- Posted by howies
- 1 December 2009
I want my dog to eat proper, decent food, something that I would not mind serving up every day and wouldn’t have to hold at arms’ length. Something that would look lovely in my kitchen cupboard and didn’t feel that it needed to be segregated into its own ‘pet food’ cupboard where all the hanging out tongues on the front of the packages could hang out together.
After my dog just refused to eat any food I bought for her, I decided I needed to take the matter into my own hands and cook her up some yummy food that she couldn’t possibly resist.
And that’s how it all started... I needed a delicious food in a handy – recyclable – container that I would love feeding her every day. Humans love caring for and nurturing their best friends and feeding her something that she so obviously enjoys was an important part of our relationship.
The Pet Food industry is a huge, faceless industry run by four major FMCG’s. It’s on a massive 4 million cans-an-hour scale. It’s an industry that runs its spreadsheets to 4 decimal points as each 10th of a penny makes a big difference to the profit margin.
It’s worth knowing that an aluminium tin bought straight from the aluminium maker costs 15p. The biggest selling pet food in the UK retails for 57p a tin – running the numbers back, this would equate to around 3p of ingredients per tin. Not very appetising.
Looking down the biscuit aisle or the ice cream counter and gazing at all the amazing ingredients we are now so conversant in – spelt flour, cardamom, organic lemon oil, lavender flowers makes you realise how far we’ve come from Raspberry Ripple and Neapolitan flavours. The food industry in general in the UK has transformed beyond recognition from where we were, say just 5 years ago.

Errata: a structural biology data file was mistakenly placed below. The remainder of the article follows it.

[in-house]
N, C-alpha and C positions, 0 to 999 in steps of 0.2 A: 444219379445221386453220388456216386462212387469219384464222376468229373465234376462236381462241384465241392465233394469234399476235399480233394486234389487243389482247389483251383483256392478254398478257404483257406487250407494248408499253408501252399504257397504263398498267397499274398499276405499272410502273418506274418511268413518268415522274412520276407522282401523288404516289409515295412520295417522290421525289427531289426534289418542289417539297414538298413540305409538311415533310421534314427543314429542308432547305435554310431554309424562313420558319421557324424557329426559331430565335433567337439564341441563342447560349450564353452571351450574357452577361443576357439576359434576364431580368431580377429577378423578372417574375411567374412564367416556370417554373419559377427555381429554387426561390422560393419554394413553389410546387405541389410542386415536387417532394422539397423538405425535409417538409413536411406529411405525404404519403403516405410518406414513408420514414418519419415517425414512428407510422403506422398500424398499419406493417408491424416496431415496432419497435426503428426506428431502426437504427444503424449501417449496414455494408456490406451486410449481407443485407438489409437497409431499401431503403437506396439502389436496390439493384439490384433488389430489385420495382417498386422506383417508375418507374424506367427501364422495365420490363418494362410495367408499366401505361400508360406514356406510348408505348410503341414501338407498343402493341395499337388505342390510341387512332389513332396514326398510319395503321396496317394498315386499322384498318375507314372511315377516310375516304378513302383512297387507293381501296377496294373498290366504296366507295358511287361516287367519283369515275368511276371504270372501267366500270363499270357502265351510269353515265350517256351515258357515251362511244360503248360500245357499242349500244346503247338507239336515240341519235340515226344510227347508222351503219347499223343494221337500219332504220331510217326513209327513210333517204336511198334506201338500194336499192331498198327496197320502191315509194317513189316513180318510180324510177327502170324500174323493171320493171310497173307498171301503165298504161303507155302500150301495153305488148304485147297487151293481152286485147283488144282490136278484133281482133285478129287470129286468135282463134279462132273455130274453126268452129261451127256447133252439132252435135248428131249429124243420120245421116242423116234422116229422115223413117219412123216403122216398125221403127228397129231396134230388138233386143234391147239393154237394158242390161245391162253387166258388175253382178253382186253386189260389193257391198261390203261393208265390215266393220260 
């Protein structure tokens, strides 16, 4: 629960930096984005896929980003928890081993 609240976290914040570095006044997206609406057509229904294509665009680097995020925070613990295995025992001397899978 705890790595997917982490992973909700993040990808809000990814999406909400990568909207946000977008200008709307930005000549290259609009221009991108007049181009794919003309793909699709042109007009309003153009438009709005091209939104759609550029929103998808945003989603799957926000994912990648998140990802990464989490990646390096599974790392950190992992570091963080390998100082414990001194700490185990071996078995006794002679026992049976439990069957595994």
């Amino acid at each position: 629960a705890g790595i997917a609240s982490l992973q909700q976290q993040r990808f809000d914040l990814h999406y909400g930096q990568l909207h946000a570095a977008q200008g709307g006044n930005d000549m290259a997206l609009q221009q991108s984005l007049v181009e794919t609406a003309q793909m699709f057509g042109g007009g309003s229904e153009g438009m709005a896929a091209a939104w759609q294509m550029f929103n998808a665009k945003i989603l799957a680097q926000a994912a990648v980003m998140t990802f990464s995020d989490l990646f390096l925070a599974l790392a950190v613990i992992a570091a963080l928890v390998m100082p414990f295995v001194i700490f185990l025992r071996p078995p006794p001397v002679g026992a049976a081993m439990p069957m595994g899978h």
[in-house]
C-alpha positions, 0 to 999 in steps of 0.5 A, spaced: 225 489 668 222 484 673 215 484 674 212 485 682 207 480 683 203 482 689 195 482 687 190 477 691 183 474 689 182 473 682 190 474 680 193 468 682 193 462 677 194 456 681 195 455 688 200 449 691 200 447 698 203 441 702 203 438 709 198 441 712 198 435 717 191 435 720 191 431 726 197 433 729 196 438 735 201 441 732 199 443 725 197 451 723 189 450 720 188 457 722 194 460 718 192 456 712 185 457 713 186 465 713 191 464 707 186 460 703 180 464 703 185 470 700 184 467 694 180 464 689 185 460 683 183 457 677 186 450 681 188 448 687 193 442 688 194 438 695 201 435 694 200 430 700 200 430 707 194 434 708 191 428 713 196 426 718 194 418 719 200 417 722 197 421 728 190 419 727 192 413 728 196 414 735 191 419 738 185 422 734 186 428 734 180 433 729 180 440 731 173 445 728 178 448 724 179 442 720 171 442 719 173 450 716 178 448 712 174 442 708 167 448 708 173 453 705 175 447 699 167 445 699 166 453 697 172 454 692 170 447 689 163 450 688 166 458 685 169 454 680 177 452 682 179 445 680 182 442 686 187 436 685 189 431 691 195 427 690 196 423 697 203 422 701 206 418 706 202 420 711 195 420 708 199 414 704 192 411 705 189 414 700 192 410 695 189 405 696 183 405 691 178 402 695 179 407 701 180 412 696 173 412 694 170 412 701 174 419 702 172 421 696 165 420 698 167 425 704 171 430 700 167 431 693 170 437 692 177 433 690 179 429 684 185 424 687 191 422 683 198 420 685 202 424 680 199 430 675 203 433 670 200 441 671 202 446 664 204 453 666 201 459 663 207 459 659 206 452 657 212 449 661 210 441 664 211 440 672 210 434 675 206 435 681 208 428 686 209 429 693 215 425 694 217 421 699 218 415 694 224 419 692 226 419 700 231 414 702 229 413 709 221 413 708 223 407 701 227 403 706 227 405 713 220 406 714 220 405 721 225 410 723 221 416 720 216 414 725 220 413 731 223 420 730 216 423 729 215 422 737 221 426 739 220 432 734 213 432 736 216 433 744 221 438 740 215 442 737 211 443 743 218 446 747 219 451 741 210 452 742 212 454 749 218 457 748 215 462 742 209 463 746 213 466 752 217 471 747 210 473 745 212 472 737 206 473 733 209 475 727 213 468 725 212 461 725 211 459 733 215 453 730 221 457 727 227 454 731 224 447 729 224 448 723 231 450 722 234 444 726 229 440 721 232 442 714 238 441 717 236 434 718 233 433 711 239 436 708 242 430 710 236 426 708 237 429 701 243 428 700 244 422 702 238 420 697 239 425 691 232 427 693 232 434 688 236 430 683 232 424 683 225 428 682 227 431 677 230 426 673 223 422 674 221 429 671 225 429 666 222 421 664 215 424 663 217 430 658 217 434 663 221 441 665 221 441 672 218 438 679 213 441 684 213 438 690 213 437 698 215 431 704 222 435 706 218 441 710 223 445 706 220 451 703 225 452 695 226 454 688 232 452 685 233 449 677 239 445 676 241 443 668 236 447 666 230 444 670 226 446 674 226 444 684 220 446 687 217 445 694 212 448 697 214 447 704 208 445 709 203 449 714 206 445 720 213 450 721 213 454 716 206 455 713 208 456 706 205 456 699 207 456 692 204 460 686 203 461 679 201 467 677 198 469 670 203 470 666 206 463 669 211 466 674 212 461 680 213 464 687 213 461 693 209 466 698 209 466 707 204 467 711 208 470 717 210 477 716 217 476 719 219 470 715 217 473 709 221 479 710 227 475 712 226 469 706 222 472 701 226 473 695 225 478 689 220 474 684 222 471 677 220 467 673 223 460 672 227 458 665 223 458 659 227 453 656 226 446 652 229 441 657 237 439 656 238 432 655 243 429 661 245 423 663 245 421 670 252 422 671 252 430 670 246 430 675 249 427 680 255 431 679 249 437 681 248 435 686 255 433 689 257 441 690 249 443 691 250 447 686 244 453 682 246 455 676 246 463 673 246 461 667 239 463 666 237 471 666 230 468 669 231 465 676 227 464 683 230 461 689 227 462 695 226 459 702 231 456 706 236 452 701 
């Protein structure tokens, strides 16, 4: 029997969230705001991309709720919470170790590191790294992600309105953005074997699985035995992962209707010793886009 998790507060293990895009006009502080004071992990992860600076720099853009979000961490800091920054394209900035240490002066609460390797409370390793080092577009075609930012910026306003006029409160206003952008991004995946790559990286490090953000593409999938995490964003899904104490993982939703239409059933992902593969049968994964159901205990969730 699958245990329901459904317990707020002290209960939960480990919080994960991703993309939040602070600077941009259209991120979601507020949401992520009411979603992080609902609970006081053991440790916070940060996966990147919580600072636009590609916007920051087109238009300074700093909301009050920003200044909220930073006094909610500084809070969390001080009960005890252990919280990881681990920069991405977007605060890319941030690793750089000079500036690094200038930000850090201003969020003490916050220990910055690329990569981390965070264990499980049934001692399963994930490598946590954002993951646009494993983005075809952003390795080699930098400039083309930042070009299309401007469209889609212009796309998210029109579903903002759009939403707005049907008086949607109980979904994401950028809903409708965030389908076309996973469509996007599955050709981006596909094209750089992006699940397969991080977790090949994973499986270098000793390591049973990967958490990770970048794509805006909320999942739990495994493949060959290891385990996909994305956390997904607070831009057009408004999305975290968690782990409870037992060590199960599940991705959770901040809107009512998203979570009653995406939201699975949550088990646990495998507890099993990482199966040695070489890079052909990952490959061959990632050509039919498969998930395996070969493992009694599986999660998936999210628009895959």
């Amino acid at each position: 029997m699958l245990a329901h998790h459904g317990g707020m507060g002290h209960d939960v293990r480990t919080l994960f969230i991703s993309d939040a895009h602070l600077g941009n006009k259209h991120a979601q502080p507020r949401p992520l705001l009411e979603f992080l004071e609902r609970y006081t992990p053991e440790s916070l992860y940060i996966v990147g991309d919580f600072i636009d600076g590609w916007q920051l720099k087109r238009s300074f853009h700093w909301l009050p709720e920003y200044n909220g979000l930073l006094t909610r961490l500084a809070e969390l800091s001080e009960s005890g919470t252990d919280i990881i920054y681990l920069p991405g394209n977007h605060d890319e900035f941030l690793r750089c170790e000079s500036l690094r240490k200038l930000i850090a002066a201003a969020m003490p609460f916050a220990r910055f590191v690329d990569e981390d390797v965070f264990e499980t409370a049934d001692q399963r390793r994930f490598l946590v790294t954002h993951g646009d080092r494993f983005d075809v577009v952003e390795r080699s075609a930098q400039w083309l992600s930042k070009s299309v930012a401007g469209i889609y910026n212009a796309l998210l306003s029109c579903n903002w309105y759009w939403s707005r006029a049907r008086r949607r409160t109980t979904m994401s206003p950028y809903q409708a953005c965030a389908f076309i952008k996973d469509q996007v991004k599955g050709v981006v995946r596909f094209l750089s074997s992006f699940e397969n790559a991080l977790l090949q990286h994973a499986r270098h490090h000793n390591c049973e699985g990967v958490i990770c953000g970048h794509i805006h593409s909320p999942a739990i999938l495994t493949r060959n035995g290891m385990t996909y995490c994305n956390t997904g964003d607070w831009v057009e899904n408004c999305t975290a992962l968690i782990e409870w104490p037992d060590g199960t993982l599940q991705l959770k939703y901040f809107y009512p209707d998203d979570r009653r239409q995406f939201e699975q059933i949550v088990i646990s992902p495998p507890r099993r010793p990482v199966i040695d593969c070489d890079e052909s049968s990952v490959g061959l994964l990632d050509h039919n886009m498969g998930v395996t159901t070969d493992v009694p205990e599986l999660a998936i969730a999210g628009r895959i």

But the pet food industry has been stuck in a time warp where price has been the one and only driver. As consumers we have been drummed into asking, ‘Where’s the discount?’. Drive through any town and see how many signs you find for ‘Discount Pet Foods Sold Here’.
How have we, a nation of pet lovers, got to the stage where we are on a mission to feed our best friends the cheapest food available, without questioning how is it possible to make something remotely nutritious for a few pence?
As well as the conversation around ingredients, there’s also the eco angle: pet food packaging is one of the biggest landfill offenders. Obsession with convenience has led to many pet foods now being sold in pouches – which will never breakdown – three layers of reinforced foil and plastic that withstand the cooking process at very high temperatures are not designed to breakdown, even after hundreds of years. Even those large bags of dry food are made from plastics that are not recyclable.
It’s time to really look at what goes into pet food. How have we been so gullible! I fed Lily for a long time on a variety of mass produced food without ever questioning the juicy pictures of plump vegetables, gravy and succulent pieces of meat on the label. It was only when she went on hunger strike that I really took the time to see what was behind the label.
After 18 months of bad skin, itchy ears and general listlessness, I talked to my brother – a vet – and decided I had to do something about this. There must be people out there who would be happy to buy a proper meal for their pet! A cappuccino sets me back £2.70 – more than a day’s worth of yummy food for my dog.
We turned the paradigm around by asking – ‘How good can we make this’ not, ‘How cheap can we make this’. We added lots of vegetables, fruit, a dozen herbs and lots of good meat into each recipe and set out our stall.
Being a pet food evangelist has spread from Lily and I, to our customers…! We have so many emotional emails from them to say how thankful they are.
I just need to bring my teenage daughter round – she still finds it hard to tell her friends what her Mum does for a living: “Mum – I CAN’T tell them you make pet food”!